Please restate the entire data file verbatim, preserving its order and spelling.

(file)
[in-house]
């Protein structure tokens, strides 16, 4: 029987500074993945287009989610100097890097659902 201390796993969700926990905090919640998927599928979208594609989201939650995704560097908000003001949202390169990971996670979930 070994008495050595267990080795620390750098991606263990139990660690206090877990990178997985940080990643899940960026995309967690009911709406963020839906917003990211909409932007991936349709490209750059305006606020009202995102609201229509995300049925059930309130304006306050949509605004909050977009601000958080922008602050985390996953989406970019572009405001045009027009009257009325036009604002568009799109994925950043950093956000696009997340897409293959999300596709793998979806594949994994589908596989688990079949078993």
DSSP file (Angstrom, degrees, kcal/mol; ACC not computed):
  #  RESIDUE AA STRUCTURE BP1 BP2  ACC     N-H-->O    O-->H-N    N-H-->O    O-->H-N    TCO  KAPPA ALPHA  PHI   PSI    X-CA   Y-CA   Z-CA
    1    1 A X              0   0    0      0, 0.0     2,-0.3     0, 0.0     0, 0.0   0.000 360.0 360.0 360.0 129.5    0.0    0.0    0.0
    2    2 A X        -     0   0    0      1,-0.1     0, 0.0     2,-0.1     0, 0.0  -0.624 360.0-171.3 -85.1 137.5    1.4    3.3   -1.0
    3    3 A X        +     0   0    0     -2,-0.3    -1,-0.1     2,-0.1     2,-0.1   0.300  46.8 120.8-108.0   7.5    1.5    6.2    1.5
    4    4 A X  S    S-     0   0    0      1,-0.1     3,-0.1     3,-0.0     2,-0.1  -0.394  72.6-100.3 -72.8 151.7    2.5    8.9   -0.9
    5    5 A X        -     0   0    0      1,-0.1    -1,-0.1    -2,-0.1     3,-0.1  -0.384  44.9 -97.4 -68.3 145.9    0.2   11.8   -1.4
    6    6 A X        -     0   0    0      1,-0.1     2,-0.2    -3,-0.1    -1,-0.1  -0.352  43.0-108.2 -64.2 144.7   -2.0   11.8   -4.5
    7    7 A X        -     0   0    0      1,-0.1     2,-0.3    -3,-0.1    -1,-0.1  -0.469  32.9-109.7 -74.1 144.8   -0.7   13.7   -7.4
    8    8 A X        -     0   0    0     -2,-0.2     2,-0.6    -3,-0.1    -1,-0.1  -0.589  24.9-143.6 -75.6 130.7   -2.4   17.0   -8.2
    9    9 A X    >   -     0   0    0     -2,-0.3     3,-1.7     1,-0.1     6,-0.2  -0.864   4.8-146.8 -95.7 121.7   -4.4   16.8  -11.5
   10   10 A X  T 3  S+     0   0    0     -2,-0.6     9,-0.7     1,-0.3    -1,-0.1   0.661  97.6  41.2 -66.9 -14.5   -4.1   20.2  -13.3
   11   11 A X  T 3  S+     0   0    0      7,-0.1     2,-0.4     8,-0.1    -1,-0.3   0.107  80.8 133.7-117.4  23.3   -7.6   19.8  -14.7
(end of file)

[in-house]
């Protein structure tokens, strides 16, 4: 029987500074993945287009989610100097890097659902 201390796993969700926990905090919640998927599928979208594609989201939650995704560097908000003001949202390169990971996670979930 070994008495050595267990080795620390750098991606263990139990660690206090877990990178997985940080990643899940960026995309967690009911709406963020839906917003990211909409932007991936349709490209750059305006606020009202995102609201229509995300049925059930309130304006306050949509605004909050977009601000958080922008602050985390996953989406970019572009405001045009027009009257009325036009604002568009799109994925950043950093956000696009997340897409293959999300596709793998979806594949994994589908596989688990079949078993």
DSSP file (Angstrom, degrees, kcal/mol; ACC not computed):
  #  RESIDUE AA STRUCTURE BP1 BP2  ACC     N-H-->O    O-->H-N    N-H-->O    O-->H-N    TCO  KAPPA ALPHA  PHI   PSI    X-CA   Y-CA   Z-CA
    1    1 A X              0   0    0      0, 0.0     2,-0.3     0, 0.0     0, 0.0   0.000 360.0 360.0 360.0 129.5    0.0    0.0    0.0
    2    2 A X        -     0   0    0      1,-0.1     0, 0.0     2,-0.1     0, 0.0  -0.624 360.0-171.3 -85.1 137.5    1.4    3.3   -1.0
    3    3 A X        +     0   0    0     -2,-0.3    -1,-0.1     2,-0.1     2,-0.1   0.300  46.8 120.8-108.0   7.5    1.5    6.2    1.5
    4    4 A X  S    S-     0   0    0      1,-0.1     3,-0.1     3,-0.0     2,-0.1  -0.394  72.6-100.3 -72.8 151.7    2.5    8.9   -0.9
    5    5 A X        -     0   0    0      1,-0.1    -1,-0.1    -2,-0.1     3,-0.1  -0.384  44.9 -97.4 -68.3 145.9    0.2   11.8   -1.4
    6    6 A X        -     0   0    0      1,-0.1     2,-0.2    -3,-0.1    -1,-0.1  -0.352  43.0-108.2 -64.2 144.7   -2.0   11.8   -4.5
    7    7 A X        -     0   0    0      1,-0.1     2,-0.3    -3,-0.1    -1,-0.1  -0.469  32.9-109.7 -74.1 144.8   -0.7   13.7   -7.4
    8    8 A X        -     0   0    0     -2,-0.2     2,-0.6    -3,-0.1    -1,-0.1  -0.589  24.9-143.6 -75.6 130.7   -2.4   17.0   -8.2
    9    9 A X    >   -     0   0    0     -2,-0.3     3,-1.7     1,-0.1     6,-0.2  -0.864   4.8-146.8 -95.7 121.7   -4.4   16.8  -11.5
   10   10 A X  T 3  S+     0   0    0     -2,-0.6     9,-0.7     1,-0.3    -1,-0.1   0.661  97.6  41.2 -66.9 -14.5   -4.1   20.2  -13.3
   11   11 A X  T 3  S+     0   0    0      7,-0.1     2,-0.4     8,-0.1    -1,-0.3   0.107  80.8 133.7-117.4  23.3   -7.6   19.8  -14.7